I consider myself a true Midwestern girl, having never lived in another region of the country. So many times I’ve had the itch to shake things up and move somewhere else, even if just for a few years.
Relocating to another city or state can present challenges, but it also provides opportunities, especially for job seekers continuing to hit dead ends in their current job market. In fact, a recent CareerBuilder study found that 44 percent of workers would be willing to relocate for a career opportunity. And employers are willing to help, especially those that are struggling to find workers to fill skilled positions. Thirty-two percent of employers surveyed said they would be willing to pay to relocate new employees in 2012.
The top areas for which employers are most likely to pay
Workers willing to consider making a move, they now have an easier way to find markets with the greatest demand for their skills and assess costs of moving to and living in a particular area. CareerBuilder just launched a new website, CareerRelocate.com, where workers can:
- Run a simple keyword or category search and view a map detailing where the most and fewest opportunities are for their line of work.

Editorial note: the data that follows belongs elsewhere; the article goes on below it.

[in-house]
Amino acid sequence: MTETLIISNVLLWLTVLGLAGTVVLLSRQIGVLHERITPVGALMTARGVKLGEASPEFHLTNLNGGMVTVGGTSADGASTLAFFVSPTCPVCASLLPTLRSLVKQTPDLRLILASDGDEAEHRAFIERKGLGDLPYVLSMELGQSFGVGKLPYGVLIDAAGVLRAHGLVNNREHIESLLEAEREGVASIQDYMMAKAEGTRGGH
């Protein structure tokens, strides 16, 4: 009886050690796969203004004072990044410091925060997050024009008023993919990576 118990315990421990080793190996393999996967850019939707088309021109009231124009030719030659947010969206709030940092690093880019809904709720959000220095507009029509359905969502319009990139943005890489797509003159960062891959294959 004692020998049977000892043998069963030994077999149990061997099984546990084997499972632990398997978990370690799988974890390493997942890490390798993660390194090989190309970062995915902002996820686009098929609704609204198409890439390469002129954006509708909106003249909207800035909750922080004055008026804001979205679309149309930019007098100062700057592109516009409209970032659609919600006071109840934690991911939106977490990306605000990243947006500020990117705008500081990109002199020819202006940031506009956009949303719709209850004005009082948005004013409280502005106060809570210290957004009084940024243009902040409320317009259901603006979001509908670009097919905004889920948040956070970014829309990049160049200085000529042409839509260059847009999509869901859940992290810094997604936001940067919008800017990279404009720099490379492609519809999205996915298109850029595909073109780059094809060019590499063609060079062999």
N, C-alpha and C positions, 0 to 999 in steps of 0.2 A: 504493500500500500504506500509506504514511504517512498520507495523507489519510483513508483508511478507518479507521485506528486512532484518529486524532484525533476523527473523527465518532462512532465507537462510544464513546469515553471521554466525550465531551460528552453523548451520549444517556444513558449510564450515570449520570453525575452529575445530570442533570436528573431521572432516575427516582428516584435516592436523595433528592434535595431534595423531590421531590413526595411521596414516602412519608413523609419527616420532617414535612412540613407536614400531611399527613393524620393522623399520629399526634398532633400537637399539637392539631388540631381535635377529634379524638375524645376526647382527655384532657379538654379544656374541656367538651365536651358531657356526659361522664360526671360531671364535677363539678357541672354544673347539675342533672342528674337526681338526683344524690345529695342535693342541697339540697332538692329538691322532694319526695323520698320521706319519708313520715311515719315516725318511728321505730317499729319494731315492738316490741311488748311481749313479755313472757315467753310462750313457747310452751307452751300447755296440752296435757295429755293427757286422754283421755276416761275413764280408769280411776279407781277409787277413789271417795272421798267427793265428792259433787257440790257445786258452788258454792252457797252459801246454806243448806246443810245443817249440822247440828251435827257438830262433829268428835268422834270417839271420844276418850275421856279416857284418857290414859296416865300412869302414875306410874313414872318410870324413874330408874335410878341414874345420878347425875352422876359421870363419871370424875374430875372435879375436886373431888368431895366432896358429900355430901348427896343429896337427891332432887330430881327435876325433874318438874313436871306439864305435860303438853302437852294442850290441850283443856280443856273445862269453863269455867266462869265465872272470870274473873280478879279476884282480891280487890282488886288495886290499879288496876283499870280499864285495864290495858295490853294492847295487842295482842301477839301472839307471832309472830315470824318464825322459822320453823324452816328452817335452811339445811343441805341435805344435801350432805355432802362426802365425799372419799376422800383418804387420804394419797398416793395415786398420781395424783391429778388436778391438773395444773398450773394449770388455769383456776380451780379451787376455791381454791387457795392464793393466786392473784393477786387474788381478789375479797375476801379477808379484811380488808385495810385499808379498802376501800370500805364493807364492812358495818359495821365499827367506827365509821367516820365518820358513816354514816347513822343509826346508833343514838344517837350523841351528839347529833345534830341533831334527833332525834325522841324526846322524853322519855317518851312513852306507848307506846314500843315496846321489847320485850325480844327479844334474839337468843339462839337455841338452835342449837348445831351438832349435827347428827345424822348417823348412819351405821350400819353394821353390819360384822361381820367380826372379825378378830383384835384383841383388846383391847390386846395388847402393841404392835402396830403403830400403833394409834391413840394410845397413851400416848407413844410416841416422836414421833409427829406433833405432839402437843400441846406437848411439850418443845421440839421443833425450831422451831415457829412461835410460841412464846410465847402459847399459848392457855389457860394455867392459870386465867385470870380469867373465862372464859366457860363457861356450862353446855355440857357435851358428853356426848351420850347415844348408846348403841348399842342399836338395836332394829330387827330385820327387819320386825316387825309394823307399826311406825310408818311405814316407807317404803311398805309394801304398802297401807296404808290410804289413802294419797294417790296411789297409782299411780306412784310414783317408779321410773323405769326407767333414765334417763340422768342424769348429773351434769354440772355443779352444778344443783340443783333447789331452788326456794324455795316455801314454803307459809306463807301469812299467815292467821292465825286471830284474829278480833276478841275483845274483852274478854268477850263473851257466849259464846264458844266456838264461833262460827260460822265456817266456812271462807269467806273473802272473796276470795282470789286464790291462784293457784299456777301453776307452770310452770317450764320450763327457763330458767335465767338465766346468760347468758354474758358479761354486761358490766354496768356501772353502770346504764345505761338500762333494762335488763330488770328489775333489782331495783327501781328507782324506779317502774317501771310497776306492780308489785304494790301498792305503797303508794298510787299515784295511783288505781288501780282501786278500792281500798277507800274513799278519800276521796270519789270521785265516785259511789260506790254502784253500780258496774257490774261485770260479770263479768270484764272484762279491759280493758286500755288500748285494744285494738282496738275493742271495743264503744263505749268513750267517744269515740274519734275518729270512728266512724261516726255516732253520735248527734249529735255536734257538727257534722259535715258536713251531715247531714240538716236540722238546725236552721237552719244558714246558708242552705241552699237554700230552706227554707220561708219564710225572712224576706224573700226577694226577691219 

- View actual relocation opportunities in different cities.
- Learn what they would need to earn in order to maintain their current standard of living in another city.
- Research homes, property values, mortgage quotes, moving and storage costs.
- Tap into articles and advice on relocating and hiring trends.
Do workers who’ve relocated in the past regret it, or are they glad they made the move?
Now that I’m settled in Chicago, I don’t foresee myself relocating any time soon. But for job seekers who do have that itch, it’s good to know sites like CareerRelocate exist to help take some of the stress out of such a life- and career-changing move.
For more on relocating, including stories from workers who’ve made a move for their career, see: True story: I relocated for a job.